Consider the cost of building a product only to find out that nobody wants it. Testing the hypothesis for a new product can save time and money. How to go about testing before a product is ever created is the topic of discussion for Eric Ries, author of The Lean Startup, and Intuit founder Scott Cook in this Lean Startup Lesson.
This is the eighth installment of a new series where Intuit leaders, including CEO Brad Smith, Founder Scott Cook and Vice President of Design Innovation Kaaren Hanson will sit down with author Eric Ries to expand on some of the themes in his best-selling book The Lean Startup. [Watch the interview]
Andreessen Horowitz Partners has just confirmed that it too has been operating a stealthy scout program.
In case you missed it, last week we uncovered a little-known trend of VCs secretly investing in cash-poor, network-rich entrepreneurs who in turn invest that money in other entrepreneurs as angels.
The idea is certainly innovative and makes a lot of sense given the macro trends we outlined in our original post. The only problem was a cloak of secrecy that made some entrepreneurs (and us) wonder what the big firms were hiding.
In a call with PandoDaily, AH partner Ben Horowitz said the only reason the firm kept the program a secret until now was to avoid the negative signaling that was getting venture firms in trouble with seed investing to begin with.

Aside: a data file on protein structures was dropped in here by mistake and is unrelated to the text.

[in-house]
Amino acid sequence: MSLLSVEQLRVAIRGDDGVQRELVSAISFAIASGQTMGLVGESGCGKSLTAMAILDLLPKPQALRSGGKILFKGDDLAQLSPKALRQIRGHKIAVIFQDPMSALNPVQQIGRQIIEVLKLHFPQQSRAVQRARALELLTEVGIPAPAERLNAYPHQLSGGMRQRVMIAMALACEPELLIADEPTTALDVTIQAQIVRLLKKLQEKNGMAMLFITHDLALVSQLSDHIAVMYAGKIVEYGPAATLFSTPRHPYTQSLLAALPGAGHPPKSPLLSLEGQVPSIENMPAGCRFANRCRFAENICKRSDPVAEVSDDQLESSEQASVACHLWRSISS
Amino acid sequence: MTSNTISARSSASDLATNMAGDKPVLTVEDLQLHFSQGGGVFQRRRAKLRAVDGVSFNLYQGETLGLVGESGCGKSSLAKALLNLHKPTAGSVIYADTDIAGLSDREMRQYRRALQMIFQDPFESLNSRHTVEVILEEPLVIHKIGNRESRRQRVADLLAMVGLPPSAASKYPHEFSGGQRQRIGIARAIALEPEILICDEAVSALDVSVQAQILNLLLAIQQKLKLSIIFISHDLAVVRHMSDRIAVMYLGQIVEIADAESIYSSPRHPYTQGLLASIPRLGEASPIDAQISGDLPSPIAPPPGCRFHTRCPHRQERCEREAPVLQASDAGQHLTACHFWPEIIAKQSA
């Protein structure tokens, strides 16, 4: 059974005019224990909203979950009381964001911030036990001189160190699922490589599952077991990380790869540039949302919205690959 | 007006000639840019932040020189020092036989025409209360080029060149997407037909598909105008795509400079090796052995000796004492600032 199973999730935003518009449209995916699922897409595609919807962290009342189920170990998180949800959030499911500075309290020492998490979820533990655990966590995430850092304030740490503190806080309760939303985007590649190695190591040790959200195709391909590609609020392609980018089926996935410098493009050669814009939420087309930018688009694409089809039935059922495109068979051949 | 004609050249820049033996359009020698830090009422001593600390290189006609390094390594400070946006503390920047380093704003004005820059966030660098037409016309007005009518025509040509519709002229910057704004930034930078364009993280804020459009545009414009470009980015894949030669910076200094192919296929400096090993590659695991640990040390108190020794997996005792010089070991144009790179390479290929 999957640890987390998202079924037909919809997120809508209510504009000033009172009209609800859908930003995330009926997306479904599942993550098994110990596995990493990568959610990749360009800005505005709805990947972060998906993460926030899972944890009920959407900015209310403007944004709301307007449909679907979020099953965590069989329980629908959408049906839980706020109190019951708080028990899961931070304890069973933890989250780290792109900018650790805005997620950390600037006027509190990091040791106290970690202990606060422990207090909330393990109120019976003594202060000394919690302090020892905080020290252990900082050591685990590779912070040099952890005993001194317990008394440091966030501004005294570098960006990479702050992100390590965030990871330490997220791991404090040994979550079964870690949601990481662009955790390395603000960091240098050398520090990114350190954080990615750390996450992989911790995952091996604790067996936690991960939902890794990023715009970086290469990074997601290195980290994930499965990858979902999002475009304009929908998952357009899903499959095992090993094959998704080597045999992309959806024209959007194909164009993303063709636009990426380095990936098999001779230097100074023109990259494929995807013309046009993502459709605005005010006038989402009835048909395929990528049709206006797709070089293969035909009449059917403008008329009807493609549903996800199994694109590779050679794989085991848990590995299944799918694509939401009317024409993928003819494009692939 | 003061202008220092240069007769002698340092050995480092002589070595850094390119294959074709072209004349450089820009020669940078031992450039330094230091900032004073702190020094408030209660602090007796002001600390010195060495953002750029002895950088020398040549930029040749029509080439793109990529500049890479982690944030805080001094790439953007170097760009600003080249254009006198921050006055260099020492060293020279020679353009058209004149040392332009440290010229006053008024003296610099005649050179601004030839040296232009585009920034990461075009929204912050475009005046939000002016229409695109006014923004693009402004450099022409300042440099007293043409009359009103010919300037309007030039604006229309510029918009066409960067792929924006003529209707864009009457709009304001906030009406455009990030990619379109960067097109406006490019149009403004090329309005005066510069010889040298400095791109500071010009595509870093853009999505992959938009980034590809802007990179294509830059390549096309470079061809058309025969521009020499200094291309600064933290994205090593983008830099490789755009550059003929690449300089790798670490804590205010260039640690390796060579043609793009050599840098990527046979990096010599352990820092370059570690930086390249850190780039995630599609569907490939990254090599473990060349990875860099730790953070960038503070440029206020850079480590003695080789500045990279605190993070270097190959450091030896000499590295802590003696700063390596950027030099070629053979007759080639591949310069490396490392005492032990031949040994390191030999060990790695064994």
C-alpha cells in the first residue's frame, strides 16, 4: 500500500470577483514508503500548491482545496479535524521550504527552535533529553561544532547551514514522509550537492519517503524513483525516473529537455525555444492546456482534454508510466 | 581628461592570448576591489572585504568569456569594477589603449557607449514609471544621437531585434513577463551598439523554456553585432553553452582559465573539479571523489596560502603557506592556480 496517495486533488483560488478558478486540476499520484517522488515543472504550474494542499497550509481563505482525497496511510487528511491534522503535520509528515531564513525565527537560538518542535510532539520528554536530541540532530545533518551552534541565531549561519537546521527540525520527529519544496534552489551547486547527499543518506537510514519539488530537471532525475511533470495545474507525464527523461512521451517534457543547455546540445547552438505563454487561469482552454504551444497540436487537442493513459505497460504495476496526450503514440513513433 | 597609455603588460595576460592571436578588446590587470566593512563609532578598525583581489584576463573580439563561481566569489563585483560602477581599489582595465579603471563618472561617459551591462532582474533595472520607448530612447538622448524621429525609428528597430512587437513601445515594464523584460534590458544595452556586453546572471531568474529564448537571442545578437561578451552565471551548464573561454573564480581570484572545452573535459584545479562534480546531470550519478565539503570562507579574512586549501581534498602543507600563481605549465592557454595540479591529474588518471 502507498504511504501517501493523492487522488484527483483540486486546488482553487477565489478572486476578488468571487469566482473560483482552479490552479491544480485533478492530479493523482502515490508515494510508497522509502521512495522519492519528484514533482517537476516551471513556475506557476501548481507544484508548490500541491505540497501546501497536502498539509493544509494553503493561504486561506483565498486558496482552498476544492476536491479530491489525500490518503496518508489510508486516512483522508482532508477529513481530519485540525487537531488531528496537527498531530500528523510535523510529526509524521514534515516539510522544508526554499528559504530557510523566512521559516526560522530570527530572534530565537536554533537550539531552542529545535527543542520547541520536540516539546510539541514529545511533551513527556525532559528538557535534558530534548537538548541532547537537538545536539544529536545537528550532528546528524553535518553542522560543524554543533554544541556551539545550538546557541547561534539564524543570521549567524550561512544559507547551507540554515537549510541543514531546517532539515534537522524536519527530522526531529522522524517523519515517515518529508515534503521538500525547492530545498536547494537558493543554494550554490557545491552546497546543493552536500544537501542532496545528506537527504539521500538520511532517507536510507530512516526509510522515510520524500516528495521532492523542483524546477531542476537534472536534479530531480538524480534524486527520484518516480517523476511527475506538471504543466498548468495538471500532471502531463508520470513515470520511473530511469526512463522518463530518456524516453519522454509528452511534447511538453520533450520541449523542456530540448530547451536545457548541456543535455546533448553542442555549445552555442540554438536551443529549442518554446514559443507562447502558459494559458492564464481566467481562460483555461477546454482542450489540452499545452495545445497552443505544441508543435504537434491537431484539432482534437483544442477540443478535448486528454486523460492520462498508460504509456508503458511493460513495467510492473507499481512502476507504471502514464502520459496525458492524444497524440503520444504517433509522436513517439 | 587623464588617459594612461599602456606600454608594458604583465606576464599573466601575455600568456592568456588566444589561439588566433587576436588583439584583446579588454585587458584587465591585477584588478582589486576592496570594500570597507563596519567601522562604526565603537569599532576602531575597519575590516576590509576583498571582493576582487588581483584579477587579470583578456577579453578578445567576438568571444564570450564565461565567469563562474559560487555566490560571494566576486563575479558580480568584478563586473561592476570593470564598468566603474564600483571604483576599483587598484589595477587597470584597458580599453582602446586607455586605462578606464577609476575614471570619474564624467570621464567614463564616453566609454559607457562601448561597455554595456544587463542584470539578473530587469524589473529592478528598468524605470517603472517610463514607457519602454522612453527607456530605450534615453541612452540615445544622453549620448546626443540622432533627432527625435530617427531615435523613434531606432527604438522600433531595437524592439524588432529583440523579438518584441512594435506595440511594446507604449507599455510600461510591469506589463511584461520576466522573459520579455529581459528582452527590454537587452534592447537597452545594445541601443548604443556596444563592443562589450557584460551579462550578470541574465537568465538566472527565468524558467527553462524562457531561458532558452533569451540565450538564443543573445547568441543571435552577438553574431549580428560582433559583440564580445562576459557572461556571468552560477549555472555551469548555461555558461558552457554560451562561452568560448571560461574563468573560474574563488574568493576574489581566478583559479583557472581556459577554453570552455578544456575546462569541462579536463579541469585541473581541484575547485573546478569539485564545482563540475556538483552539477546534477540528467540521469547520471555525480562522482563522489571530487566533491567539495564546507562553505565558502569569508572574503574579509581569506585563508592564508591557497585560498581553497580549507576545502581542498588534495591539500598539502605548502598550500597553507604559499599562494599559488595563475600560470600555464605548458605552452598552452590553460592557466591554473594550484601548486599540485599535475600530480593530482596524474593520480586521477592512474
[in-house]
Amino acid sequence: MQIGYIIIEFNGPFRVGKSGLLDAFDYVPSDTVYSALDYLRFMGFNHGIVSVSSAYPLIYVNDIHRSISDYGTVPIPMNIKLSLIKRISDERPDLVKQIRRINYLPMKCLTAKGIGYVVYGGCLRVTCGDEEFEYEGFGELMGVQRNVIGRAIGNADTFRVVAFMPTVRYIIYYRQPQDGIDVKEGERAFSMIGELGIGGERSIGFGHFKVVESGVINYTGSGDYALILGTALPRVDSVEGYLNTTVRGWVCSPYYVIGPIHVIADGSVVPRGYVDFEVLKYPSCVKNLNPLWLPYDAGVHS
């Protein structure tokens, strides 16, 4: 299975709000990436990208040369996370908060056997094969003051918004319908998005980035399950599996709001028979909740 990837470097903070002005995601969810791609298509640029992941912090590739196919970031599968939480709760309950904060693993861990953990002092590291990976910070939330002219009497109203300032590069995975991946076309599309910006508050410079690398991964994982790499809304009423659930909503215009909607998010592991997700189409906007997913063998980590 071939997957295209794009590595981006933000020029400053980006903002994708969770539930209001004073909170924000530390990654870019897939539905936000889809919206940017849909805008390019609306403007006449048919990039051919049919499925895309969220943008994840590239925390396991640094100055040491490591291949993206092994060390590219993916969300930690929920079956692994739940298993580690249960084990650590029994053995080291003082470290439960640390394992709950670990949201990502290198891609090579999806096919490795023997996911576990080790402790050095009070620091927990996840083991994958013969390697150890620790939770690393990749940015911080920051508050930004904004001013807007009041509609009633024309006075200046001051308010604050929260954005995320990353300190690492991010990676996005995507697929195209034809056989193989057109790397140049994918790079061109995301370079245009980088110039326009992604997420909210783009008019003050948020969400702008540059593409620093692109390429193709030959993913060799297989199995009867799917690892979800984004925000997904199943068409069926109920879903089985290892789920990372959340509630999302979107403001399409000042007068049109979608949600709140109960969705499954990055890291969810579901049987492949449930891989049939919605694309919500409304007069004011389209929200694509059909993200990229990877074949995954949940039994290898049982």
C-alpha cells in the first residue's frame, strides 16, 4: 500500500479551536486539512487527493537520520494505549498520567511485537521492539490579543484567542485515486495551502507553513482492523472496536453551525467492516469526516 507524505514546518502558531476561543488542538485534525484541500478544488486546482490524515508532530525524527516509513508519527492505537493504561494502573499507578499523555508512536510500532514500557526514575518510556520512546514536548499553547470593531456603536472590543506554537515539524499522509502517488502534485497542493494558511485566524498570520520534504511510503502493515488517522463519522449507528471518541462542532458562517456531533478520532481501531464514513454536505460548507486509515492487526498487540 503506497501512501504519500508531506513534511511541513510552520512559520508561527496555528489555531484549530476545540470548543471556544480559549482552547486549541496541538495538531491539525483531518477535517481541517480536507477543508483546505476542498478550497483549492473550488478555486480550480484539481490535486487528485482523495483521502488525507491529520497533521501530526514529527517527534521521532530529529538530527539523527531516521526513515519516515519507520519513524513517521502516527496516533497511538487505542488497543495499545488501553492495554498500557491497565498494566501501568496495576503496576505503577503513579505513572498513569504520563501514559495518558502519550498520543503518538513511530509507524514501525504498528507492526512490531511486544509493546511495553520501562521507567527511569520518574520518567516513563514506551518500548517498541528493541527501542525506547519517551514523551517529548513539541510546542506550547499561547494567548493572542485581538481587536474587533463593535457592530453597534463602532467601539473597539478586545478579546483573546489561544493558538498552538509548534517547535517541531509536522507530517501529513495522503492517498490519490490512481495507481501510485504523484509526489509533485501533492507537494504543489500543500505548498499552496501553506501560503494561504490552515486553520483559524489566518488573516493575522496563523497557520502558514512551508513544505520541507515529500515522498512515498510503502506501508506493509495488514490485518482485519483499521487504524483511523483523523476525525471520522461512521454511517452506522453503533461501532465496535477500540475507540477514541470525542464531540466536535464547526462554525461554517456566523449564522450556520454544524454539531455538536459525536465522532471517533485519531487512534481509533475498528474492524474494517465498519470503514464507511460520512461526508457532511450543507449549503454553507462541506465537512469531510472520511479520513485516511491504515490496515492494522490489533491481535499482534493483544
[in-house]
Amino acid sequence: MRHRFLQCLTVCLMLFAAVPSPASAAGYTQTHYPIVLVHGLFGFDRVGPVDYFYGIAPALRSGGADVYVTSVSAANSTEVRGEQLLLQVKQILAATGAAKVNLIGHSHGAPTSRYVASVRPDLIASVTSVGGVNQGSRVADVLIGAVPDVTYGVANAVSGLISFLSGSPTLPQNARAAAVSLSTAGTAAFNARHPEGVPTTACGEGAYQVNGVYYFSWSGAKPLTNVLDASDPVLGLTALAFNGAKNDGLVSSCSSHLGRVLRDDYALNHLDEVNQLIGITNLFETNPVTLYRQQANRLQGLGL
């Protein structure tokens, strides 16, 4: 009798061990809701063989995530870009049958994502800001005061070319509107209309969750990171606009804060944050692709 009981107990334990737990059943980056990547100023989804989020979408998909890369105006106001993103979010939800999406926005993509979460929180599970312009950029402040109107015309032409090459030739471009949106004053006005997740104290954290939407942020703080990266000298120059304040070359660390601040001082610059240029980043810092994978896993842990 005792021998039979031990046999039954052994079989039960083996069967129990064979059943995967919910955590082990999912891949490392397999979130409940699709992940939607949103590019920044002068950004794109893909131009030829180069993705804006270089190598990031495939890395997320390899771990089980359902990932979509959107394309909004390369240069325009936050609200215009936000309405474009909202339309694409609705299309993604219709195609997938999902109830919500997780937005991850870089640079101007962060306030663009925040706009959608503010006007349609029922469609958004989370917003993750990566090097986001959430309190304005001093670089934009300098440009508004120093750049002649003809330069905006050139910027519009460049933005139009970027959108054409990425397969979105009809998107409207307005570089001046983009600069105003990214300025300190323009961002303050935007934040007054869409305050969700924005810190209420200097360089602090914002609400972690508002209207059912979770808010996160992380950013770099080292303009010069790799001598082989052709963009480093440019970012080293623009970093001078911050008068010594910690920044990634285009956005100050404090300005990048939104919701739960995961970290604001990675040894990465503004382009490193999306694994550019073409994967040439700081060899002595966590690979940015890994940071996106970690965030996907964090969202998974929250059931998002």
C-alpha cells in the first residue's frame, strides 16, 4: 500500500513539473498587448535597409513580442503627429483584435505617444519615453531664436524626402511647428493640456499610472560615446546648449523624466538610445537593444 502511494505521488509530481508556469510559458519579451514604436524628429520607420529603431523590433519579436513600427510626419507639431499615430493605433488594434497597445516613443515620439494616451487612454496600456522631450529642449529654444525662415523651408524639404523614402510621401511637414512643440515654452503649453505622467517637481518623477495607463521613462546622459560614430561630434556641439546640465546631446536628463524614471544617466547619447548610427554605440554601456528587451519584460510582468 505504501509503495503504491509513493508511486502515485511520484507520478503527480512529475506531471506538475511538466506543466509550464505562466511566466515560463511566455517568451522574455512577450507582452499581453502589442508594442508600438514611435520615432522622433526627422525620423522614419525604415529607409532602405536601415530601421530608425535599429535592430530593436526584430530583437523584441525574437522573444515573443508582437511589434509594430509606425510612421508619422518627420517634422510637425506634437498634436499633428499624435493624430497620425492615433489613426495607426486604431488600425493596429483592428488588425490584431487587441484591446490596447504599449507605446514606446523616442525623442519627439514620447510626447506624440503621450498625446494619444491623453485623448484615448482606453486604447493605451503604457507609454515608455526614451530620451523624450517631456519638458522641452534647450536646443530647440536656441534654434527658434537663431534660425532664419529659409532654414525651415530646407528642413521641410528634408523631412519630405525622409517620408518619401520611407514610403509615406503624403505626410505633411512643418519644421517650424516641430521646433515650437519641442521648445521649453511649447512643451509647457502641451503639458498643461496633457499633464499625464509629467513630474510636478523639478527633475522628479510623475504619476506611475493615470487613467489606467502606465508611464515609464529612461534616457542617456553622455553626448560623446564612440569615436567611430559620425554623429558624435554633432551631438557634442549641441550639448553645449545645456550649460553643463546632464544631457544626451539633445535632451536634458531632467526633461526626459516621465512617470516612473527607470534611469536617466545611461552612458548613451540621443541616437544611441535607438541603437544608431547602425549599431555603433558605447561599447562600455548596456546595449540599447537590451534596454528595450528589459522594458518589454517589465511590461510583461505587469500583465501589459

Venture capitalists commit far less money to seed deals and typically don’t get heavily involved with the companies. [MORE]
VentureBeat3-Person Startup Gumroad Raises $7 Million Series A from Kleiner PerkinsBusiness InsiderSahil Lavingia is only 19, but he hasn't had much trouble raising money for his startup, Gumroad. [MORE]
Starting a business with a friend isn't something to be taken lightly—but if you have the right partner, it can also be the best decision you ever make.
1. Use Your History to Your Advantage
Having known each other for 10 years, we know a lot about one another. And that’s been immensely helpful in our business. Claire is much better at asking for what she wants than I am, for example, and she always says that I have a strong sense of propriety. Knowing each other’s strengths and personalities inside and out shapes the way we interact in meetings, how we pitch the company to others, and who handles what part of the business. And coming to the table with that understanding behind us made us more productive and efficient in assigning roles and getting things done. Who doesn’t want that?
2. Learn How to Fight